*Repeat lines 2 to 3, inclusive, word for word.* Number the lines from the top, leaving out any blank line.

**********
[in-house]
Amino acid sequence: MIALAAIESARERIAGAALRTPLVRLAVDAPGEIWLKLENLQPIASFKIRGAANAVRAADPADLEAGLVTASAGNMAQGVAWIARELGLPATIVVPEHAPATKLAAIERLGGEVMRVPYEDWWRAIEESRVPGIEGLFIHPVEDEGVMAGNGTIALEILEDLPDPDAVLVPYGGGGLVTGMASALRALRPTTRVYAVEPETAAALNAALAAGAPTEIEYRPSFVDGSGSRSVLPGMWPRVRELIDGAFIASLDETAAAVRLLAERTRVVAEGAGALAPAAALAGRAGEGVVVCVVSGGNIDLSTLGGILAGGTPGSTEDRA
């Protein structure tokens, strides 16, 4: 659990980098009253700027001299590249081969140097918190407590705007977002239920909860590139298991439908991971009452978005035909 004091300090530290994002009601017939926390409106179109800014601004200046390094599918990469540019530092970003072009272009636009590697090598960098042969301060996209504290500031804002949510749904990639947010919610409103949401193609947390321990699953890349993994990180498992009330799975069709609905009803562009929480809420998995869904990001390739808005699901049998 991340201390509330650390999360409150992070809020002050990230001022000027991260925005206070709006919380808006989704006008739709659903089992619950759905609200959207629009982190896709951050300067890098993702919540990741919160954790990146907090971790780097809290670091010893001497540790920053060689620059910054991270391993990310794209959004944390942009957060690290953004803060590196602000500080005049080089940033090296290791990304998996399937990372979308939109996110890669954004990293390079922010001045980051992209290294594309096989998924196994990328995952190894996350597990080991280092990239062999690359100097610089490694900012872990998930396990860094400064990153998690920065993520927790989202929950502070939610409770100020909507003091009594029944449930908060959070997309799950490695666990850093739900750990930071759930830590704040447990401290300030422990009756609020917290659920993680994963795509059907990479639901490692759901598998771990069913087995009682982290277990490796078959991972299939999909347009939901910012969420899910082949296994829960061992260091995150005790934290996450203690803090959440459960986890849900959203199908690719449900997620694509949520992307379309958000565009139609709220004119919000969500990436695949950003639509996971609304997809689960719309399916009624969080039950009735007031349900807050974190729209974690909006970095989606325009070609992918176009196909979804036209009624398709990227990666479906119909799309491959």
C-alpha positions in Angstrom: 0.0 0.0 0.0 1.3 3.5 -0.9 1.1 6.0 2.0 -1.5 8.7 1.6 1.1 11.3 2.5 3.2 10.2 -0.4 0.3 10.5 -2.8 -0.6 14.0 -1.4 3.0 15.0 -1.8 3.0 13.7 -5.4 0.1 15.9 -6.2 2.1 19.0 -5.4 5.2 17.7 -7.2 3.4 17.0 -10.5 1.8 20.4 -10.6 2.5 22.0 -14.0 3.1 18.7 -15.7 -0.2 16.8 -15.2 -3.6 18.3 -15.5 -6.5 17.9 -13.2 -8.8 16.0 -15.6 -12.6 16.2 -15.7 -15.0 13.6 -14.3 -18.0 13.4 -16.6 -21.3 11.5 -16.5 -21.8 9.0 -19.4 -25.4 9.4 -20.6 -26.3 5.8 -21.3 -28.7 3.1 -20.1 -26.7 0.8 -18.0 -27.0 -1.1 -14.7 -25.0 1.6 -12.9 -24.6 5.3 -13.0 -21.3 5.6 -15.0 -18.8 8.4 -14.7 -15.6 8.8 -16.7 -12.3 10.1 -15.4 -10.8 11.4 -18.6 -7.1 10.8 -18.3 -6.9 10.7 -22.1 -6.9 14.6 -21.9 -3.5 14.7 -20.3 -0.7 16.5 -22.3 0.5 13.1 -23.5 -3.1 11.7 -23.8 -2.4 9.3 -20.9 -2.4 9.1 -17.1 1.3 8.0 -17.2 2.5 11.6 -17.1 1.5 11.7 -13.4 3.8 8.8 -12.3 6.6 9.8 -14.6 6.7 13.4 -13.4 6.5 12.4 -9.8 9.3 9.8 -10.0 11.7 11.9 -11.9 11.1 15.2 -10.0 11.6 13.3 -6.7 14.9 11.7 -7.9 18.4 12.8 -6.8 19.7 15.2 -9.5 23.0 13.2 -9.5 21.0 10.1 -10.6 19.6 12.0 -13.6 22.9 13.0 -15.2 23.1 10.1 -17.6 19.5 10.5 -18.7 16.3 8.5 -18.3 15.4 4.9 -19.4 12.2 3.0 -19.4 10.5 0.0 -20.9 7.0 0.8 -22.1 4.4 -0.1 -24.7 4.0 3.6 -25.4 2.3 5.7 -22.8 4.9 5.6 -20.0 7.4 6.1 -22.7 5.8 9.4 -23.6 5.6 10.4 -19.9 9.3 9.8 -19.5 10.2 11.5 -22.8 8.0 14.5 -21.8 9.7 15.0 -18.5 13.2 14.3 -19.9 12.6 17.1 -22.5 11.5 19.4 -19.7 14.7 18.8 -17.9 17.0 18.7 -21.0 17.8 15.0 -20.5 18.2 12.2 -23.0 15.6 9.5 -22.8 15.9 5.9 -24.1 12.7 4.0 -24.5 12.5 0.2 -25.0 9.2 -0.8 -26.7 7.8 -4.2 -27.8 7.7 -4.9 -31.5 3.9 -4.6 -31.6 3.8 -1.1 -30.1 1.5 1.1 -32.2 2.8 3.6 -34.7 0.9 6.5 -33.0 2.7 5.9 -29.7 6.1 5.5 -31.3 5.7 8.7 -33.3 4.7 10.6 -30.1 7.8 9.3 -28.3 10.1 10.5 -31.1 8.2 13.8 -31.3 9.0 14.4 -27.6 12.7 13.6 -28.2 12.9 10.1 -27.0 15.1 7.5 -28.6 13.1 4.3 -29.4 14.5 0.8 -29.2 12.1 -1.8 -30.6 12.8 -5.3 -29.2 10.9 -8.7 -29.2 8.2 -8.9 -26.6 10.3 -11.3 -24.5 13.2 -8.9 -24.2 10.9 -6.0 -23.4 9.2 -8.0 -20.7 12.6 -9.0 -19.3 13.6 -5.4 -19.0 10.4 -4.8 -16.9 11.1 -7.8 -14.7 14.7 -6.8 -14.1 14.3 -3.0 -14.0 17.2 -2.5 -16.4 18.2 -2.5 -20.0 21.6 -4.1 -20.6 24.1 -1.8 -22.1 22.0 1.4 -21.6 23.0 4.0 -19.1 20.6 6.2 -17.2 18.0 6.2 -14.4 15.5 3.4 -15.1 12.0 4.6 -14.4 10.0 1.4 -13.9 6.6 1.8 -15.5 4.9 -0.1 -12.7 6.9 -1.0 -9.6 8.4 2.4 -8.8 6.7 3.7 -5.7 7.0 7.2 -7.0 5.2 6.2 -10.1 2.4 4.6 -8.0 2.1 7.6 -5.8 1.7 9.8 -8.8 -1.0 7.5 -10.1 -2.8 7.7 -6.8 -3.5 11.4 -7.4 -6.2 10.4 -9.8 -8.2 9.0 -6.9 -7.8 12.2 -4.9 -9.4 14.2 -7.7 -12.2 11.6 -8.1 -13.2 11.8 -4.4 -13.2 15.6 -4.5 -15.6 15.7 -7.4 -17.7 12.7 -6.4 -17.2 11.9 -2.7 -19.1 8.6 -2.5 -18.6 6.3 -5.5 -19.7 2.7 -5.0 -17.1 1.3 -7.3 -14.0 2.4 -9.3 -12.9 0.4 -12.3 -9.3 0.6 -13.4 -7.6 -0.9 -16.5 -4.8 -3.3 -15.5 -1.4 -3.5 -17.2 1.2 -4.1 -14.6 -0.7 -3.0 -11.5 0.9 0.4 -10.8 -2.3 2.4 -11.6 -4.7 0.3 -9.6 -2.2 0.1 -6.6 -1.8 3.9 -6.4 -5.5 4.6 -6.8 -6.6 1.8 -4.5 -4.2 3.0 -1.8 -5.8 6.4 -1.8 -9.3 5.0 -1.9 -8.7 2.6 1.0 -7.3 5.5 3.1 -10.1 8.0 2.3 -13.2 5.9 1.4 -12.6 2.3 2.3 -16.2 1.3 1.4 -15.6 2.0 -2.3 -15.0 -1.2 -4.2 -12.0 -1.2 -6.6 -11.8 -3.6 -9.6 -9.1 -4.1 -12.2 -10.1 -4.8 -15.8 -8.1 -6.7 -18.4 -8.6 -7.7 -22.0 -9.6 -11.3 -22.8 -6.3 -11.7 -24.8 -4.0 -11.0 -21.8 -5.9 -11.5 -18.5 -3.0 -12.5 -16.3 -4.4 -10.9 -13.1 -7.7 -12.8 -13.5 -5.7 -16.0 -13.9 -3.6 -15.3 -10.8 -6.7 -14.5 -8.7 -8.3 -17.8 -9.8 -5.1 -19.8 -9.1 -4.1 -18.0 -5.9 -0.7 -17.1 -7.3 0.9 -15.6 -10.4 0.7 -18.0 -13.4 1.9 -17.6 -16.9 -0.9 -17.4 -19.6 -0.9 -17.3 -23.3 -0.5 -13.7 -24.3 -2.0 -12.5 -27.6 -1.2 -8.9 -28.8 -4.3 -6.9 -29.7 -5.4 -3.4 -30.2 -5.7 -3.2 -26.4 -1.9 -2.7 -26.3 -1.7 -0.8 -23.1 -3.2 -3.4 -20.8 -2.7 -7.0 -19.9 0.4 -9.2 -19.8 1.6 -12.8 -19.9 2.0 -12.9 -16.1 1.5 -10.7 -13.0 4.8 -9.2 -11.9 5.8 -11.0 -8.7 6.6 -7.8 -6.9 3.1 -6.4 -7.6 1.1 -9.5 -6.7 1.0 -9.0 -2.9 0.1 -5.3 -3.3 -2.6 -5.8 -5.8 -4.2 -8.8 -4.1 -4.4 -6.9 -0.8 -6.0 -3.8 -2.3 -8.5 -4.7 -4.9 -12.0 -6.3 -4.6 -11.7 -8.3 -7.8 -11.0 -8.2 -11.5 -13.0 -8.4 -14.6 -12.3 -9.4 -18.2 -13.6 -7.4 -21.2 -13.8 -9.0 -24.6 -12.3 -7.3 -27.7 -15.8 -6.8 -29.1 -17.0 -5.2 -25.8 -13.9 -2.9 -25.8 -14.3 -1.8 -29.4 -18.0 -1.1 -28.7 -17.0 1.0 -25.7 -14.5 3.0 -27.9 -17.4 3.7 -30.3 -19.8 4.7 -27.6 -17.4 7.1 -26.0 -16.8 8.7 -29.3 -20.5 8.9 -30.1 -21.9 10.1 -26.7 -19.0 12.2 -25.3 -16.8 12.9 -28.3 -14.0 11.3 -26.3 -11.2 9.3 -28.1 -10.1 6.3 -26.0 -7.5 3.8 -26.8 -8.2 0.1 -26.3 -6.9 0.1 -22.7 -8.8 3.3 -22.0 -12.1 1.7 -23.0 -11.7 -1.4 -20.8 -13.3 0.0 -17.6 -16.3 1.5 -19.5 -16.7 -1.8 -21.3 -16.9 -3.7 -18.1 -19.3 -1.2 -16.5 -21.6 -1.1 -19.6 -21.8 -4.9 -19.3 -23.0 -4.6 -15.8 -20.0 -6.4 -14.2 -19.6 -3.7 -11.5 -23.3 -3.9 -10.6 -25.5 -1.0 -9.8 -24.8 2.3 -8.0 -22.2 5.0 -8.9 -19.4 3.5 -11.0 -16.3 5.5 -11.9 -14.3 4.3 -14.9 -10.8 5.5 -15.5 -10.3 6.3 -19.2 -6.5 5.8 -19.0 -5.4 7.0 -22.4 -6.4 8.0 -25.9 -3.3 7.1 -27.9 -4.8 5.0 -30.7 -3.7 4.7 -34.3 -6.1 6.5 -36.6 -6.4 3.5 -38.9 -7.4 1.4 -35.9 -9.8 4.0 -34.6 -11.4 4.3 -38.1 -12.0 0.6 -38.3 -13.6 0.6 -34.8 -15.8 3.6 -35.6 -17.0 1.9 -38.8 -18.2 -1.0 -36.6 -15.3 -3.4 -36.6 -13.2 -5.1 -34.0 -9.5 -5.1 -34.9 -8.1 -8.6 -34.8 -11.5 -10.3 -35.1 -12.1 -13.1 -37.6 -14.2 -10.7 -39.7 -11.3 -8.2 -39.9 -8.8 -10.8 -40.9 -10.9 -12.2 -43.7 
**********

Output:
Amino acid sequence: MIALAAIESARERIAGAALRTPLVRLAVDAPGEIWLKLENLQPIASFKIRGAANAVRAADPADLEAGLVTASAGNMAQGVAWIARELGLPATIVVPEHAPATKLAAIERLGGEVMRVPYEDWWRAIEESRVPGIEGLFIHPVEDEGVMAGNGTIALEILEDLPDPDAVLVPYGGGGLVTGMASALRALRPTTRVYAVEPETAAALNAALAAGAPTEIEYRPSFVDGSGSRSVLPGMWPRVRELIDGAFIASLDETAAAVRLLAERTRVVAEGAGALAPAAALAGRAGEGVVVCVVSGGNIDLSTLGGILAGGTPGSTEDRA
């Protein structure tokens, strides 16, 4: 659990980098009253700027001299590249081969140097918190407590705007977002239920909860590139298991439908991971009452978005035909 004091300090530290994002009601017939926390409106179109800014601004200046390094599918990469540019530092970003072009272009636009590697090598960098042969301060996209504290500031804002949510749904990639947010919610409103949401193609947390321990699953890349993994990180498992009330799975069709609905009803562009929480809420998995869904990001390739808005699901049998 991340201390509330650390999360409150992070809020002050990230001022000027991260925005206070709006919380808006989704006008739709659903089992619950759905609200959207629009982190896709951050300067890098993702919540990741919160954790990146907090971790780097809290670091010893001497540790920053060689620059910054991270391993990310794209959004944390942009957060690290953004803060590196602000500080005049080089940033090296290791990304998996399937990372979308939109996110890669954004990293390079922010001045980051992209290294594309096989998924196994990328995952190894996350597990080991280092990239062999690359100097610089490694900012872990998930396990860094400064990153998690920065993520927790989202929950502070939610409770100020909507003091009594029944449930908060959070997309799950490695666990850093739900750990930071759930830590704040447990401290300030422990009756609020917290659920993680994963795509059907990479639901490692759901598998771990069913087995009682982290277990490796078959991972299939999909347009939901910012969420899910082949296994829960061992260091995150005790934290996450203690803090959440459960986890849900959203199908690719449900997620694509949520992307379309958000565009139609709220004119919000969500990436695949950003639509996971609304997809689960719309399916009624969080039950009735007031349900807050974190729209974690909006970095989606325009070609992918176009196909979804036209009624398709990227990666479906119909799309491959």